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Police agencies have long denied persistent rumors and complaints of traffic-ticket quotas, but a former cop now serving in the Legislature says they are real.
"I worked for a police department and had to write three tickets every day. That was a quota, and they exist," said Rep. Carl Wimmer, R-Herriman, a former West Valley City and South Jordan officer.
Wimmer's revelation came during a legislative committee session Wednesday where lawmakers discussed Ogden Rep. Neil Hansen's http://www.le.state.ut.us/search.jsp?Sess=2008GS&String=HB264&Submit=Find" Target="_BLANK">HB264 that would ban such mandates.
The bill passed handily out of committee with a 6-1 vote, but not without heated debate. Rep. Paul Ray, R-Clearfield, cast the lone vote against it.
"Is this a perceived problem or a reality?" asked Rep. Curtis Oda, R-Clearfield, vice-chair of the House Law Enforcement and Criminal Justice Committee.
"Obviously, [Hansen] has talked to some officers who say they have quotas, and yet it's being contested all the way around."
The Utah Chiefs of Police Association united against the bill, favoring local control rather than the state dictating management of local law enforcement issues.
Val Shupe, South Ogden police chief and representative for the state Association of Chiefs of Police, denied his department's use of quotas and spoke out against the legislation.
"When you tell someone to go enforce the law at 40th and Washington, you are telling them to go down there and issue citations," Shupe said. "This law would prevent me from doing that."
Not so, said Rep. Michael Morley, R-Spanish Fork, reasoning that if departments don't have quotas, why would a law banning them cause concern?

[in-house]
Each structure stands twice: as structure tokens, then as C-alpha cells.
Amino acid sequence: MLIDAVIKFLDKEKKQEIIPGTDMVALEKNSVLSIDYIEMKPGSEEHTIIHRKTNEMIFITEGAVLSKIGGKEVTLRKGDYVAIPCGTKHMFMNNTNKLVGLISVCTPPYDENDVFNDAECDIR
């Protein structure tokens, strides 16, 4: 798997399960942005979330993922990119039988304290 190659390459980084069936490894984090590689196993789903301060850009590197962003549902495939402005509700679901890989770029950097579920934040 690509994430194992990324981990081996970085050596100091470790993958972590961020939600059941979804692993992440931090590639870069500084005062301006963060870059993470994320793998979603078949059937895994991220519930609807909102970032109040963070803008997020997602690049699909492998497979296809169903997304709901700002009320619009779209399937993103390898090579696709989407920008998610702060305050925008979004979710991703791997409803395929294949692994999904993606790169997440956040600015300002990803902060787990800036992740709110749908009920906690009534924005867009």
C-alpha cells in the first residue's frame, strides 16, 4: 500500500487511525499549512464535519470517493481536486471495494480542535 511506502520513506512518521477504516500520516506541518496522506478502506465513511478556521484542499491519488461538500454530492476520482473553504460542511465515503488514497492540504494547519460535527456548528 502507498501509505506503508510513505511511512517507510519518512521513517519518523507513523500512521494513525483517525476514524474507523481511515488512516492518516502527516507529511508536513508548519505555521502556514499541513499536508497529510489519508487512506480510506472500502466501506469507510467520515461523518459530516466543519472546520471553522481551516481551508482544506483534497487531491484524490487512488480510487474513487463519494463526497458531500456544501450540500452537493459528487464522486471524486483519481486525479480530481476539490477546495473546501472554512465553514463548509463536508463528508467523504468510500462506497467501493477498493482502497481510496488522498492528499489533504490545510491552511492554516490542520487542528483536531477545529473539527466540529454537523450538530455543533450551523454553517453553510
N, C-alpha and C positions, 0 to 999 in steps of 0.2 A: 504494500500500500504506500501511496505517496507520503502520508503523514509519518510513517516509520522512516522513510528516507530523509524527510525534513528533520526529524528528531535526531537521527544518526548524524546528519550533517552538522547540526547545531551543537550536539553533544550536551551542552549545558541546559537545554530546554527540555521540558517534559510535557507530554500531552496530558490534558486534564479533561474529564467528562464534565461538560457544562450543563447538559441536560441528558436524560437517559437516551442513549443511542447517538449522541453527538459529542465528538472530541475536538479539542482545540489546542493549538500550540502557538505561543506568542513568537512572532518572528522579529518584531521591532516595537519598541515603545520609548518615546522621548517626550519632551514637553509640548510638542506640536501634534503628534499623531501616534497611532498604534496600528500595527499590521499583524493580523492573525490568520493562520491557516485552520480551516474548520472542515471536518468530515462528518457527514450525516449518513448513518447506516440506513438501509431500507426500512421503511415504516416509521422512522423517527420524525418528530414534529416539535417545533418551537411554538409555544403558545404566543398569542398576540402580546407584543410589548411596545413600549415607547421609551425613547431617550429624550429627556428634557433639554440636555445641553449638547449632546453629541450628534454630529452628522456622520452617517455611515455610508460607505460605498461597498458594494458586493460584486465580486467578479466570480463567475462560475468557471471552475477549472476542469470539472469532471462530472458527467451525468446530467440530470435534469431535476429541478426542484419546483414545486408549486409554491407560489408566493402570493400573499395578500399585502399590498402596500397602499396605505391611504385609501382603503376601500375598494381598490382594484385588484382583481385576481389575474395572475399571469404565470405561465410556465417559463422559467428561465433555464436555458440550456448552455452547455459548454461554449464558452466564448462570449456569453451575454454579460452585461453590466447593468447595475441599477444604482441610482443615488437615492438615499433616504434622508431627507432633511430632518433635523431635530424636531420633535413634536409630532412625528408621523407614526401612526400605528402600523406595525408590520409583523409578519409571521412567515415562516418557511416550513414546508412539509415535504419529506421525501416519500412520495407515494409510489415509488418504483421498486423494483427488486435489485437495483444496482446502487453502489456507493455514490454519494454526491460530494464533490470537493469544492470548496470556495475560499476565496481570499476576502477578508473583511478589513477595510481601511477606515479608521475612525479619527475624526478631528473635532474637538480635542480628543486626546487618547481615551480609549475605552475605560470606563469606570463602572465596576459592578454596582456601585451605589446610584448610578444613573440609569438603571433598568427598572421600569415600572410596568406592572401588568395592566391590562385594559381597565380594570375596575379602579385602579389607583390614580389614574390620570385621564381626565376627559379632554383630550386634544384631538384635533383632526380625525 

"Where in this bill does it say it would be a violation to instruct officers to enforce the law?" Morley said, noting that it simply prohibits mandating specific citation levels.
According to Hansen, pay raises for Ogden cops are linked to the number of tickets they write.
But Mark Johnson, Ogden's management services director, called Hansen's information inaccurate.
"We haven't had a pay-for-performance plan for a few years," Johnson told lawmakers Wednesday. "We try to respond to neighborhood complaints and we also target our officers to areas where there are high volume accidents."
In an interview Wednesday afternoon, Ogden Lt. David Tarran confirmed the existence of a performance standard of one ticket per week.
"Tickets are proven to reduce accidents and crime," Tarran said. "People have this negative connotation with tickets and quotas that causes a great deal of trouble."
Legislation limiting a police department's ability to establish ticket quotas would "do a great deal of harm," Tarran added.
Ticket numbers factor into West Valley City performance evaluations as well.
"Officers are monitored on how many they issue, but it's one of dozens of categories they're evaluated on," said Tom McLachlan, spokesman for West Valley City's police department.
McLaclhan acknowledged being leery of lawmakers setting policy for all of the state's police departments, when only a few are problematic with traffic-ticket quotas.
Spokesmen for the Utah Highway Patrol, West Valley City and South Jordan police departments also denied having quotas.
But Hansen and others are convinced the pay-for-performance policy peppers the state.
"I'm in favor of local control, but let's put it back in the hands of the officers. Why don't we give them the authority to decide who gets a warning and who gets a ticket?" Hansen asked.
Former lawmaker David Ure agreed, saying he had tried to pass similar legislation in the past.
"Now the problem has creeped back in and we are where we are today," Ure said. "If we have to have a quota system, it undermines the principles of why we're here in America."
"We've belabored this piece of legislation and local governments have concerns," said Lincoln Shurtz, legislative analyst for the Utah League of Cities and Towns.
The bill is too broad and needs tightening, Shurtz said, warning against legislating based on anecdote.
Shurtz acknowledged that ticket quotas - whether real or perceived - are "driving the justice court discussion as well." Some view those municipal courts as working in tandem with police to generate revenues to pad city budgets.
The bill would prohibit state and local governmental entities and law enforcement agencies from requiring or directing their officers to issue a specific number of traffic citations, complaints or warnings within a set period of time.